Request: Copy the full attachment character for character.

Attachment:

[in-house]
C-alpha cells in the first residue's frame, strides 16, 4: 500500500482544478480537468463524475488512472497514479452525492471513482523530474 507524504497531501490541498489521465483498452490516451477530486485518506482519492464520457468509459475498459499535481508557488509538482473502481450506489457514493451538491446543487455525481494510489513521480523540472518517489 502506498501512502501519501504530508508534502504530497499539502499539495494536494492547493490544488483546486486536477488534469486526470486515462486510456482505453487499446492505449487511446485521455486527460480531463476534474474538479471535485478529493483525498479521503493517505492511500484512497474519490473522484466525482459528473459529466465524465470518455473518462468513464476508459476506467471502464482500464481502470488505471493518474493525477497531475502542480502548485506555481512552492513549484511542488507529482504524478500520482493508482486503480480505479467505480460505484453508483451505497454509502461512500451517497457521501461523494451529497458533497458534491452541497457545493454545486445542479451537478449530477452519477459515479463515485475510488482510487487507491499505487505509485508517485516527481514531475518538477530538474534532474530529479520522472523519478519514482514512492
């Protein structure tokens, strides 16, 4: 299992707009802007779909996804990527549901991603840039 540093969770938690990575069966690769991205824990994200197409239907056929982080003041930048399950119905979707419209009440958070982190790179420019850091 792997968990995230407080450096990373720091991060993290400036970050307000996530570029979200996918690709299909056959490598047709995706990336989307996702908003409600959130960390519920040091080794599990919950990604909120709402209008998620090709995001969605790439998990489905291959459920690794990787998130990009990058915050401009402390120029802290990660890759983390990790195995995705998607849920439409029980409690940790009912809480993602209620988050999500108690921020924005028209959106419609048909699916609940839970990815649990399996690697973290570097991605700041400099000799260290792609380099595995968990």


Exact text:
[in-house]
C-alpha cells in the first residue's frame, strides 16, 4: 500500500482544478480537468463524475488512472497514479452525492471513482523530474 507524504497531501490541498489521465483498452490516451477530486485518506482519492464520457468509459475498459499535481508557488509538482473502481450506489457514493451538491446543487455525481494510489513521480523540472518517489 502506498501512502501519501504530508508534502504530497499539502499539495494536494492547493490544488483546486486536477488534469486526470486515462486510456482505453487499446492505449487511446485521455486527460480531463476534474474538479471535485478529493483525498479521503493517505492511500484512497474519490473522484466525482459528473459529466465524465470518455473518462468513464476508459476506467471502464482500464481502470488505471493518474493525477497531475502542480502548485506555481512552492513549484511542488507529482504524478500520482493508482486503480480505479467505480460505484453508483451505497454509502461512500451517497457521501461523494451529497458533497458534491452541497457545493454545486445542479451537478449530477452519477459515479463515485475510488482510487487507491499505487505509485508517485516527481514531475518538477530538474534532474530529479520522472523519478519514482514512492
């Protein structure tokens, strides 16, 4: 299992707009802007779909996804990527549901991603840039 540093969770938690990575069966690769991205824990994200197409239907056929982080003041930048399950119905979707419209009440958070982190790179420019850091 792997968990995230407080450096990373720091991060993290400036970050307000996530570029979200996918690709299909056959490598047709995706990336989307996702908003409600959130960390519920040091080794599990919950990604909120709402209008998620090709995001969605790439998990489905291959459920690794990787998130990009990058915050401009402390120029802290990660890759983390990790195995995705998607849920439409029980409690940790009912809480993602209620988050999500108690921020924005028209959106419609048909699916609940839970990815649990399996690697973290570097991605700041400099000799260290792609380099595995968990």